Despite the tough lockdown for more than six weeks in France, clashes have occurred between youths in poor French suburbs and the police. It started Saturday April 18 in Villeneuve La Garrenne with what appears to have been excessive police force against a motorcyclist. From there, it snowballed to the poor suburbs in other parts of Paris and elsewhere in France, specifically in Strasbourg, Roubaix and a Lyon suburb. In Strasbourg a police station was set on fire. The French far-right has done its best to capitalize on the incident, which involved mainly young French citizens of North African or African origin. The far-right populist leader of the Rassemblement National, Marine Le Pen, called for a severe crackdown on the culprits of the social unrest. She made the racist claimed that “la racaille” (the human scum) had to be neutralized. Le Pen also attacked the Macron administration for doing something right, which was the release of 8,000 prisoners from prisons to avoid COVID-19 mass infections. This was to be expected from racist tough-on-crime Le Pen, but Eric Ciotti, a congressman from Les Republicains, a party that is supposed to be less Fascist than Le Pen’s, went a step further and called for L’intervention de l’armee et un couvre feu (a deployment of the military and a curfew).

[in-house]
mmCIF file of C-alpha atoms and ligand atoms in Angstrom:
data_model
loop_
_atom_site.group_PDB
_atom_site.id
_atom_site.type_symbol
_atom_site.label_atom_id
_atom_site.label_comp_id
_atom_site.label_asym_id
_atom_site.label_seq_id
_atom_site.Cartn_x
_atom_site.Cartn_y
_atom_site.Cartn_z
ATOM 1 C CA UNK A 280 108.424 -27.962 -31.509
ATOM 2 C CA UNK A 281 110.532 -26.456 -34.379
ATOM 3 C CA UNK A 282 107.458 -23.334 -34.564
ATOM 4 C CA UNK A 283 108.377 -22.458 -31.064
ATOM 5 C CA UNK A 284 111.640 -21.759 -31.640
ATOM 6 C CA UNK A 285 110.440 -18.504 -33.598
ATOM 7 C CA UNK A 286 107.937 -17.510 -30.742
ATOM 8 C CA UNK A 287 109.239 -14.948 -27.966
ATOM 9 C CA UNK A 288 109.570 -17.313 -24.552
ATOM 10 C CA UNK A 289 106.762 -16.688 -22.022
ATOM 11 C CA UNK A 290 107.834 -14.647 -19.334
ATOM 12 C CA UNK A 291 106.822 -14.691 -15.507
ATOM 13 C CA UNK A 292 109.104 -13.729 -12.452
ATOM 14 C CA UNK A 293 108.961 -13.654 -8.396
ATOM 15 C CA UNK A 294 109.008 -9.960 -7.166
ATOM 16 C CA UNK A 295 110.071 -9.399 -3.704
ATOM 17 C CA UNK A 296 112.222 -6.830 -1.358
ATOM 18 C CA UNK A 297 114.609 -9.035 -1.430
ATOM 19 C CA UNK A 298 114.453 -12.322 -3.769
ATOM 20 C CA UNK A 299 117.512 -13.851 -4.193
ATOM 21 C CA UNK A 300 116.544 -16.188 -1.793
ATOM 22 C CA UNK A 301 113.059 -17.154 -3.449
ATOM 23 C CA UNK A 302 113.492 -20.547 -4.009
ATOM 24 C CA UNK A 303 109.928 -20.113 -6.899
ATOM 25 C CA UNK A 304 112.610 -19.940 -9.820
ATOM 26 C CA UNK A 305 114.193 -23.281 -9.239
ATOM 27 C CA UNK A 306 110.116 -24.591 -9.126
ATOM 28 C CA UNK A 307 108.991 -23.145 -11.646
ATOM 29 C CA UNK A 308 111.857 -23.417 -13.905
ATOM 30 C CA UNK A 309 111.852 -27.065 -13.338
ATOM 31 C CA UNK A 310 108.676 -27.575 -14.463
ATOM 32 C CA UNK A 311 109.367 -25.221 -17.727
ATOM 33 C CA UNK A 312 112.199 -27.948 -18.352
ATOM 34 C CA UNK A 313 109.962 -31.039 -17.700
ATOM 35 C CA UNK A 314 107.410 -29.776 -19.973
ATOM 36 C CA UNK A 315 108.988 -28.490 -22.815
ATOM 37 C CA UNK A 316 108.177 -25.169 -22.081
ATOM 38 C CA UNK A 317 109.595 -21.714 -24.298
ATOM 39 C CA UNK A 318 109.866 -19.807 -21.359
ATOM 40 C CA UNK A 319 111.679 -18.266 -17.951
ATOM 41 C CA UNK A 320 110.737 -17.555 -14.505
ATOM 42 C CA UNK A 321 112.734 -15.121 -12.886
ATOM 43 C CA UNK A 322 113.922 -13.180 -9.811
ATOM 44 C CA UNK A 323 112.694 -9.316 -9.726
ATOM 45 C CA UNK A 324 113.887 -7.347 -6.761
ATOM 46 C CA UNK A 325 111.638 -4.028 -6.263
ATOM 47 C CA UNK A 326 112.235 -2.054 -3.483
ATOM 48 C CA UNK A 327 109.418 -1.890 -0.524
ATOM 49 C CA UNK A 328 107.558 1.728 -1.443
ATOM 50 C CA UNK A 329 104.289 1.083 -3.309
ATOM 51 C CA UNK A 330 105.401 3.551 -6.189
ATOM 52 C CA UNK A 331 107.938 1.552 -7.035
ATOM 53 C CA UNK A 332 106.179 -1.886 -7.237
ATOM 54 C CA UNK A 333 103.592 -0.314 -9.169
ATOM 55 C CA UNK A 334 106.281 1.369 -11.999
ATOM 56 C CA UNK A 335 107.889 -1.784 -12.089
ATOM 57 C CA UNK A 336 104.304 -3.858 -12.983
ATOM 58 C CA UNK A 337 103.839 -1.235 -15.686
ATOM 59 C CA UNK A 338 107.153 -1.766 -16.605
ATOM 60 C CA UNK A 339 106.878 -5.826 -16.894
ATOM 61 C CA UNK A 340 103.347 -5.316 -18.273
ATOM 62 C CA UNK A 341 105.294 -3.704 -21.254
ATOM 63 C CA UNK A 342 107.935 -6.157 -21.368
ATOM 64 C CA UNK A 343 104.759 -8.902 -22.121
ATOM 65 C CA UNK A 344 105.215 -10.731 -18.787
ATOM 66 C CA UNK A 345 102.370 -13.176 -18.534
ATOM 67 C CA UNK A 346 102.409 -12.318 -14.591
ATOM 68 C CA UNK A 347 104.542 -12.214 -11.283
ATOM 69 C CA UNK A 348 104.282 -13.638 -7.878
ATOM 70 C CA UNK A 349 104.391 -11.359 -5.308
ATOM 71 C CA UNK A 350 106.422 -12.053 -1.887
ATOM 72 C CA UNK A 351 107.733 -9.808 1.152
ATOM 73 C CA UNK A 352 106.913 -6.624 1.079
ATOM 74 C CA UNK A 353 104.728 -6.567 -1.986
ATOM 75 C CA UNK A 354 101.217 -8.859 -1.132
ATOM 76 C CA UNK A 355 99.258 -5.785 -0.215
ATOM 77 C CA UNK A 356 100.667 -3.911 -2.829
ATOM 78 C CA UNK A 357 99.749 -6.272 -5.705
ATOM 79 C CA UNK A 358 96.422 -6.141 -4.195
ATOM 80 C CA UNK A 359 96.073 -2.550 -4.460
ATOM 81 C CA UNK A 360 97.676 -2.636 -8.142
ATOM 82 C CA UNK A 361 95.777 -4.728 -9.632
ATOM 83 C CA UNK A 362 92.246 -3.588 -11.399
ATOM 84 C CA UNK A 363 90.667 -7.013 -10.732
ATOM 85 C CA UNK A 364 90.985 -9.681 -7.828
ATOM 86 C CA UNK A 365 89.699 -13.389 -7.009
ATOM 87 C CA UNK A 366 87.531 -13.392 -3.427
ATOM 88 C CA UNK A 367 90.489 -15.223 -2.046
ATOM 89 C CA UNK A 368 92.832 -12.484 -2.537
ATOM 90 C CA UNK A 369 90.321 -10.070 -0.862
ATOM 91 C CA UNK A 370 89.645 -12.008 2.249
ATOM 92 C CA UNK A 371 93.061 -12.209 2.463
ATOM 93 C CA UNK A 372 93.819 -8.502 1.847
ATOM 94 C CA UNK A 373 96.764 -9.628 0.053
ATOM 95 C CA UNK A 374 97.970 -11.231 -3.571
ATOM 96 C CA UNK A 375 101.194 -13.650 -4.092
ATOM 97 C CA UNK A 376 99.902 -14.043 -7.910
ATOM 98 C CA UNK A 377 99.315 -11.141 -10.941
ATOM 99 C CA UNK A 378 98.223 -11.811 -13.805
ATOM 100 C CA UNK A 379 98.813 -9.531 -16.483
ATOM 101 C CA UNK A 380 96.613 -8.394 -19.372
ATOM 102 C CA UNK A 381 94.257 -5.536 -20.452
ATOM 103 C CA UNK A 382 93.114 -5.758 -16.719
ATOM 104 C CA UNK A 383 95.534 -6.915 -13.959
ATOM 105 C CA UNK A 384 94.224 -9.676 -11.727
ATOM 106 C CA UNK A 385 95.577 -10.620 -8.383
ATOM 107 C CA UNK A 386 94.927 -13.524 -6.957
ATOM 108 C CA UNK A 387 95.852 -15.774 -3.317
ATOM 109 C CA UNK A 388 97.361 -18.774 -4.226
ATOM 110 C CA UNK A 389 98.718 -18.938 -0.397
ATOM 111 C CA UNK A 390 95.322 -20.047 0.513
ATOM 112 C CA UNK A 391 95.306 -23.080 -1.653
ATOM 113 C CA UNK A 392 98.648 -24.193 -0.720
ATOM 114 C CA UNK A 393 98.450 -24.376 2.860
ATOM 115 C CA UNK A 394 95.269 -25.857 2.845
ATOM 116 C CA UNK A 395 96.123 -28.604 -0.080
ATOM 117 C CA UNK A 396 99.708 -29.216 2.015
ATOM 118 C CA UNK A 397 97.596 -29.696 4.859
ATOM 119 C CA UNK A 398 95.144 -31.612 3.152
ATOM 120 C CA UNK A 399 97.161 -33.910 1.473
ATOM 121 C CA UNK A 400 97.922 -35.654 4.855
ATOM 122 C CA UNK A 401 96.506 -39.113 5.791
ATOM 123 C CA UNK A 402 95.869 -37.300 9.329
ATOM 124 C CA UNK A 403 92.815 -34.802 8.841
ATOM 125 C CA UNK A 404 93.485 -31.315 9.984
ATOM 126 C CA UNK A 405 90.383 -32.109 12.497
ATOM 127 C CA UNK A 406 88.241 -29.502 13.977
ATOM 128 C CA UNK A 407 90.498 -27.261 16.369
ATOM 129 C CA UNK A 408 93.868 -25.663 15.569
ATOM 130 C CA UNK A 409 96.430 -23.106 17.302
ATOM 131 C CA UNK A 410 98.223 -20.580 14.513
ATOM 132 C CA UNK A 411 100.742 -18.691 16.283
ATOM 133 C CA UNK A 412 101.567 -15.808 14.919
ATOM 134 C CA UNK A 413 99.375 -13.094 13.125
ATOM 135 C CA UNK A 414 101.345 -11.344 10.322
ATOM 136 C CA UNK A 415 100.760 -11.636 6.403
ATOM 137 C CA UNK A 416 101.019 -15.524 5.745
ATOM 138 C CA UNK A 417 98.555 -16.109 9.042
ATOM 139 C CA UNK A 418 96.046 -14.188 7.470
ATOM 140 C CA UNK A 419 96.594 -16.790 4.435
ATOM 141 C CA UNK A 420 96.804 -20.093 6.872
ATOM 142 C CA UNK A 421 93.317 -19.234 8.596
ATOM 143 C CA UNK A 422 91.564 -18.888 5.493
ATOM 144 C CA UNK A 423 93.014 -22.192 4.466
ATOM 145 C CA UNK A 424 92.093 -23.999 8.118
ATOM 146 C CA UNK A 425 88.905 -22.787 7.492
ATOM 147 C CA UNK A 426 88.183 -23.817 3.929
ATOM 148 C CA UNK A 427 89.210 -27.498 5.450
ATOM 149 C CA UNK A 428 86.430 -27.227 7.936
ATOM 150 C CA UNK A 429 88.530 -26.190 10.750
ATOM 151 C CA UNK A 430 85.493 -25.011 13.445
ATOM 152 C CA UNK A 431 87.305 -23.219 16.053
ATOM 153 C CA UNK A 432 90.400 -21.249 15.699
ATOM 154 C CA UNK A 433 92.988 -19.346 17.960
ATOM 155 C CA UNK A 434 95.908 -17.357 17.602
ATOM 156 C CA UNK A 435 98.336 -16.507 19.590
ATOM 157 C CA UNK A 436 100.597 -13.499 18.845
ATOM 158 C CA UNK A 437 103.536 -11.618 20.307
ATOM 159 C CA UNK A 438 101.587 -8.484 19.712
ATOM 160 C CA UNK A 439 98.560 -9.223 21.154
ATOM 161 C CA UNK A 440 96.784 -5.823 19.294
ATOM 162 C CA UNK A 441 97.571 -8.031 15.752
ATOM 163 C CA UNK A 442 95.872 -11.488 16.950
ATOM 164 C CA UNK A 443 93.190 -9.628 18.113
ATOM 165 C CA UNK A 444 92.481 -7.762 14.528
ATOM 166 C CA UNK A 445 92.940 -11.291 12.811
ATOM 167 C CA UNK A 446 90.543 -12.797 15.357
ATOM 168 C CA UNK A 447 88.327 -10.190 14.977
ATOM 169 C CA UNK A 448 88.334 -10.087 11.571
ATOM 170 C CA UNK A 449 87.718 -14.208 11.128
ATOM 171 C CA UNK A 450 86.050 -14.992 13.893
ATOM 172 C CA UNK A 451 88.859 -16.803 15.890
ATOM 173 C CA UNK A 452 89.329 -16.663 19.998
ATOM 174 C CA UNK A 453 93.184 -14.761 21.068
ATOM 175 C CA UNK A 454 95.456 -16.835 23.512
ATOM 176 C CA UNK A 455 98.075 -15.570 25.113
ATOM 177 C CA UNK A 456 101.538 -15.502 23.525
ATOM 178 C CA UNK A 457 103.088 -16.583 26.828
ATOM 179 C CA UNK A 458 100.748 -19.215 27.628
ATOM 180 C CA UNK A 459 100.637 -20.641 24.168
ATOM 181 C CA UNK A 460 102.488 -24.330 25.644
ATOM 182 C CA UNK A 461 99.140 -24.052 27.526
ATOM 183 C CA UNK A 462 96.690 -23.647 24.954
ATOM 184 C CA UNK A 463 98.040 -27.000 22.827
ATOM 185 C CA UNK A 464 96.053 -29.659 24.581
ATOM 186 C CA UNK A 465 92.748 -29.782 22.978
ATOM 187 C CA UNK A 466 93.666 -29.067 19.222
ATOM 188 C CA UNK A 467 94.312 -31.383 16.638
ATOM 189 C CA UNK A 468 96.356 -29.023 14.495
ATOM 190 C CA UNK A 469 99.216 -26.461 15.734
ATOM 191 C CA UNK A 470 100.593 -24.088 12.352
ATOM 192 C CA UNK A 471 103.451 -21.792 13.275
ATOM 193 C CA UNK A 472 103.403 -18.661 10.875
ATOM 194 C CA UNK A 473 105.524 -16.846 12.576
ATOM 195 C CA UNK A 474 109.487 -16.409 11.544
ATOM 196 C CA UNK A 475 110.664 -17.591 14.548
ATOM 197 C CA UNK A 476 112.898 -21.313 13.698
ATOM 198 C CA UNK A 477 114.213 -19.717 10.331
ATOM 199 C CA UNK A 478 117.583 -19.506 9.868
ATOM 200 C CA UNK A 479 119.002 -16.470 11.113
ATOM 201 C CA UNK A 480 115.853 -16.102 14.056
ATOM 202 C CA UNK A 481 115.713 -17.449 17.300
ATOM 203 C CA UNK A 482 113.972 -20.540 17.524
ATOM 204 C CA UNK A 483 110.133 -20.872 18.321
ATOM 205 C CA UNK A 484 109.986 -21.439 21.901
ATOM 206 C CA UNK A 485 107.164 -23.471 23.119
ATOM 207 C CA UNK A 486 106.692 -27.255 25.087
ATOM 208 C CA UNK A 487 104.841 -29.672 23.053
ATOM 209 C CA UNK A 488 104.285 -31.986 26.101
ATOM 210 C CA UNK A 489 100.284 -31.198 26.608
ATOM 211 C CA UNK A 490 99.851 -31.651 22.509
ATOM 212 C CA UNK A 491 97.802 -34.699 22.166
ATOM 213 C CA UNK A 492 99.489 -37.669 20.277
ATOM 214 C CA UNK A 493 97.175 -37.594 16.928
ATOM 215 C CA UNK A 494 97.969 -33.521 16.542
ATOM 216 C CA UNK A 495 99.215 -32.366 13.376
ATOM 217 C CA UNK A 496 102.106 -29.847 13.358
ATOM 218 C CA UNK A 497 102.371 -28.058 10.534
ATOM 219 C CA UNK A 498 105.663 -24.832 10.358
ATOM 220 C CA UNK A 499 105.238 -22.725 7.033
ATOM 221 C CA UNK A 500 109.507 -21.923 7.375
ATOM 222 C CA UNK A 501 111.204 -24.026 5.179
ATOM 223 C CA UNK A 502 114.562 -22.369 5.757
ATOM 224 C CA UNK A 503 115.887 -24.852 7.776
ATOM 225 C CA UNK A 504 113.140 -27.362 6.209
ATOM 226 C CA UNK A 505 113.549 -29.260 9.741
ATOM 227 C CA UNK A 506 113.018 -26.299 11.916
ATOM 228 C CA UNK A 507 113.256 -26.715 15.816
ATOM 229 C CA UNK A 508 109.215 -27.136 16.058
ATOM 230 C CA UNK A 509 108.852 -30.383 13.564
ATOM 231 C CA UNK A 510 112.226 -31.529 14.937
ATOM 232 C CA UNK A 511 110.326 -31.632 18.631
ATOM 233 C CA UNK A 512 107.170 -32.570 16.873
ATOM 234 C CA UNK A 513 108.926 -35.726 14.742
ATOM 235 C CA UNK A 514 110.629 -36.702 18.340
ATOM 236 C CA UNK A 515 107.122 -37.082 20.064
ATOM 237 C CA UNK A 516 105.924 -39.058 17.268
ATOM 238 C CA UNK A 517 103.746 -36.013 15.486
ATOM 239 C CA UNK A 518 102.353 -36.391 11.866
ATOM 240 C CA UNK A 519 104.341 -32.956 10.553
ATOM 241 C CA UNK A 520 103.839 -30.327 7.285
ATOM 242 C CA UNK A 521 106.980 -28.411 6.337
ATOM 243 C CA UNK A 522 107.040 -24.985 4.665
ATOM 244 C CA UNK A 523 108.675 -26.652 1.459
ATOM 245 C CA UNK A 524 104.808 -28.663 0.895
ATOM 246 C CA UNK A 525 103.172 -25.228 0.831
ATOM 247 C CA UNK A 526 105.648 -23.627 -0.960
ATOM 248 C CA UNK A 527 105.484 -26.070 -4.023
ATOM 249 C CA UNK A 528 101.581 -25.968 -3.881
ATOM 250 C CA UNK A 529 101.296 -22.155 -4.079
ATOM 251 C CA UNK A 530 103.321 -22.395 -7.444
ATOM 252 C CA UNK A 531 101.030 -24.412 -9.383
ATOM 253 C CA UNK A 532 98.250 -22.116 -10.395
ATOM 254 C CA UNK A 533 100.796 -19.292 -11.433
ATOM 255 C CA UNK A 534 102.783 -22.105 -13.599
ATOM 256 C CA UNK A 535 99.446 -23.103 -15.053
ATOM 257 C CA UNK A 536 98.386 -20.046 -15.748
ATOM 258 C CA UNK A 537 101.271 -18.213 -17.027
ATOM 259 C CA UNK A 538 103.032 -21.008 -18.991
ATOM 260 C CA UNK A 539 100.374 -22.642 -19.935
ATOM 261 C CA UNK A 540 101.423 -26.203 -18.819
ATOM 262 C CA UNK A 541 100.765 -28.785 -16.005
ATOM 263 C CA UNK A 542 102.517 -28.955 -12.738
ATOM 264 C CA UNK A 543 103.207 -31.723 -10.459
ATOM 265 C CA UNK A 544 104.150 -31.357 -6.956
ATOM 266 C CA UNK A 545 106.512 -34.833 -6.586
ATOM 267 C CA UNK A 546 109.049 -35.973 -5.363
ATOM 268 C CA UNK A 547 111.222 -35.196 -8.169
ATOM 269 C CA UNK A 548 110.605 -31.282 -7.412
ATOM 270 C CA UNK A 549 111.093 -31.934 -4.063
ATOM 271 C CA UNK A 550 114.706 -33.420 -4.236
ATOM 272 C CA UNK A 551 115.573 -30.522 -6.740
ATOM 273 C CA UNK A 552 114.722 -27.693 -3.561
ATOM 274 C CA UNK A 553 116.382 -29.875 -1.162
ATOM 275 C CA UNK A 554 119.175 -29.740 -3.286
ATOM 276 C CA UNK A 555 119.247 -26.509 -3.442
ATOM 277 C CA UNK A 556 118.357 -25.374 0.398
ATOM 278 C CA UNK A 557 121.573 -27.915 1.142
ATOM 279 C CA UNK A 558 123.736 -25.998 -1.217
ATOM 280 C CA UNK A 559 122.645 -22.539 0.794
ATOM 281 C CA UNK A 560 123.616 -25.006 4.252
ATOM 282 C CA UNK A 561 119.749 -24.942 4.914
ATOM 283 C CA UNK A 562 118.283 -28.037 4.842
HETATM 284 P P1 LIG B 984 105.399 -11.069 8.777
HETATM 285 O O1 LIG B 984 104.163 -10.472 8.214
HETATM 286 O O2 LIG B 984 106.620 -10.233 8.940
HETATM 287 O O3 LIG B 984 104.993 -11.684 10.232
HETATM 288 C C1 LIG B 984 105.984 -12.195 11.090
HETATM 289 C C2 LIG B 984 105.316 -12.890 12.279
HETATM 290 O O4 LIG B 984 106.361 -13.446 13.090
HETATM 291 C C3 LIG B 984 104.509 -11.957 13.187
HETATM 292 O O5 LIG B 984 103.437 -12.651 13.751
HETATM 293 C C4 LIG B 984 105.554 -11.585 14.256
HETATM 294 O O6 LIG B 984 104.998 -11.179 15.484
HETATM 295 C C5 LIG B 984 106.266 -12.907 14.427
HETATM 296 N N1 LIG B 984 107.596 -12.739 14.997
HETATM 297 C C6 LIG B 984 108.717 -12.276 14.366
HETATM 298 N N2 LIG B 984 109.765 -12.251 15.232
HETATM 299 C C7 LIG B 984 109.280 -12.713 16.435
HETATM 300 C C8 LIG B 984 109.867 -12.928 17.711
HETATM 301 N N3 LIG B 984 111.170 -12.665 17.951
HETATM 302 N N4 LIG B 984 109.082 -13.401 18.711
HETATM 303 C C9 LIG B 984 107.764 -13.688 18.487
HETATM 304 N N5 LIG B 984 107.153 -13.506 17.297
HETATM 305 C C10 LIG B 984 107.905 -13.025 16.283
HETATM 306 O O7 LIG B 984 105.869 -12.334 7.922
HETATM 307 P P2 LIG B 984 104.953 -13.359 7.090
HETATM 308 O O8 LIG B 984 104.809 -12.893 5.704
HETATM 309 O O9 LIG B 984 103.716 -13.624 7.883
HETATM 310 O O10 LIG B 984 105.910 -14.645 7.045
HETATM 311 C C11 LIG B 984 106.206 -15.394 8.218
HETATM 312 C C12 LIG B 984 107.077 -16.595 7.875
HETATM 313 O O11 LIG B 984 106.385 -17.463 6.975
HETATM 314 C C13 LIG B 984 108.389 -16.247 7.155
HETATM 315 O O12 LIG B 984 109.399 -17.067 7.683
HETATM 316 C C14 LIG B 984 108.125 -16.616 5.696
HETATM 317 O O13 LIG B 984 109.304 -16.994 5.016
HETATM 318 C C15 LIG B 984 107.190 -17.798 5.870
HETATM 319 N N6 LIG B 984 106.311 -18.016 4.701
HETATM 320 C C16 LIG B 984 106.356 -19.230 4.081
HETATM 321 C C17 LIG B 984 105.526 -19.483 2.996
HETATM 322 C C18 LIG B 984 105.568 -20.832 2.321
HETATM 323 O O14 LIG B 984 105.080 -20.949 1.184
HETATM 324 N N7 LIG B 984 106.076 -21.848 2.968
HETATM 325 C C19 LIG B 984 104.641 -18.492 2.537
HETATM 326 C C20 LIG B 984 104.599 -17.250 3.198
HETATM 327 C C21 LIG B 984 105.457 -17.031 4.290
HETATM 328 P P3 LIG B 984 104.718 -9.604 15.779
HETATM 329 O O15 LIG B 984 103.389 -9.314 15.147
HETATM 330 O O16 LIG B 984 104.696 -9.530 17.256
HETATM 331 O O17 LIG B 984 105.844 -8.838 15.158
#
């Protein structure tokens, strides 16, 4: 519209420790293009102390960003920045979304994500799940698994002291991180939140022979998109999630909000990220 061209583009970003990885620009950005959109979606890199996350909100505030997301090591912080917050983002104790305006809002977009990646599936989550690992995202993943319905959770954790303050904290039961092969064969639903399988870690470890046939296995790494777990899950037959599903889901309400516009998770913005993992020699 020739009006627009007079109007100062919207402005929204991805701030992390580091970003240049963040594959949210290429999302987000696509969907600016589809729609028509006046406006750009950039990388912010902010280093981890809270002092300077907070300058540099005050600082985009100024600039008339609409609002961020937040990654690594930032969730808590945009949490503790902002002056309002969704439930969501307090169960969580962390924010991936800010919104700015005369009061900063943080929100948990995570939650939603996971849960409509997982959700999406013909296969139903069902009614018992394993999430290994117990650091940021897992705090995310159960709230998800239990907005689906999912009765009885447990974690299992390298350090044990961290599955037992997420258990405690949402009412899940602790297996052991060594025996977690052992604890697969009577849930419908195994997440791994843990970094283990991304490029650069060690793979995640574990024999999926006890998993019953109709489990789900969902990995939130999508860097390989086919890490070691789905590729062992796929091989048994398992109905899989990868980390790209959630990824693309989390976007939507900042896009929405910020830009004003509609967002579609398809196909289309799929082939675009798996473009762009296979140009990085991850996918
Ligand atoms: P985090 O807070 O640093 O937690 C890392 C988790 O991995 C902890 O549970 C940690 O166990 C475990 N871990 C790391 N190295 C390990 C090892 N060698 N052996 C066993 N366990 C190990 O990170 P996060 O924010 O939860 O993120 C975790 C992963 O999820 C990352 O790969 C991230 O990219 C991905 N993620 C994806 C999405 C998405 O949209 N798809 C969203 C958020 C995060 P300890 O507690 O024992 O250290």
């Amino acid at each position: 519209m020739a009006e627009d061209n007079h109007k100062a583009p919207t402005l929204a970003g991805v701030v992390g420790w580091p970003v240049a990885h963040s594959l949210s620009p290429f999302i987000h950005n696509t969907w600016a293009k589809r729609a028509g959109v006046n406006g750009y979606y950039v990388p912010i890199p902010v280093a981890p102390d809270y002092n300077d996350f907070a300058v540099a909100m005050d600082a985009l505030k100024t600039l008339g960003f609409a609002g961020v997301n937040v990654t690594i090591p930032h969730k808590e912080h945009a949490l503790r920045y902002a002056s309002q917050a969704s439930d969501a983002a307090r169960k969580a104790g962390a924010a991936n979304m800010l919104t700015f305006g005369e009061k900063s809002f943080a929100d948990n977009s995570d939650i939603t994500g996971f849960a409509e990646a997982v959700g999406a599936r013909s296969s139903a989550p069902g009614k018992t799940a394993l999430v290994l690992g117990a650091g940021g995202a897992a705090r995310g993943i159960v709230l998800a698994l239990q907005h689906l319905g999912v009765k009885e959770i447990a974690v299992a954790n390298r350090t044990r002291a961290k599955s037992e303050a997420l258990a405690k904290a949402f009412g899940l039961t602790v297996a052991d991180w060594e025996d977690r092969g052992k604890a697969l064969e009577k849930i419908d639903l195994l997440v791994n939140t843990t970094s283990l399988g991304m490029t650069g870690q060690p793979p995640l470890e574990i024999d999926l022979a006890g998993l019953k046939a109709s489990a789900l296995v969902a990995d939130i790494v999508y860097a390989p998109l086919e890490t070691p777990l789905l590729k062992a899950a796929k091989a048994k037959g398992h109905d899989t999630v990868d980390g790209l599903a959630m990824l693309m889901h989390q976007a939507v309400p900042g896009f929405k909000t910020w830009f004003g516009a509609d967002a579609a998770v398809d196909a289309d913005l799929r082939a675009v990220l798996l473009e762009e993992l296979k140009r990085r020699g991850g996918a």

Most people understand that, without the work of the six million French citizens of North African or African origin, France’s confinement would be a lot more challenging. Just like in New York, Detroit, Chicago, Los Angeles or New Orleans, the mothers and fathers of the angry youths in France are largely the ones who have kept the country going during the lockdown, day in and day out, often risking their lives, anonymously. They are the clerks in supermarkets, the truck drivers and other delivery persons, the janitors, the garbage collectors, the bus drivers and low-paid support staff in hospitals and nursing homes. Generation after generation, since the early 1960s, the largely North African immigrants have done the hard work that the Caucasian French no longer care to do. Former president Chirac called this social inequality a fracture sociale in the 1990s. So it was identified but never fixed, and the COVID-19 crisis has just made it more blatant. France will ease its lockdown after May 11. After this, if the social inequalities are not addressed by actions instead of only words, the angry youths of the poor suburbs could be joined by the Gilets Jaunes, whose movement just went underground.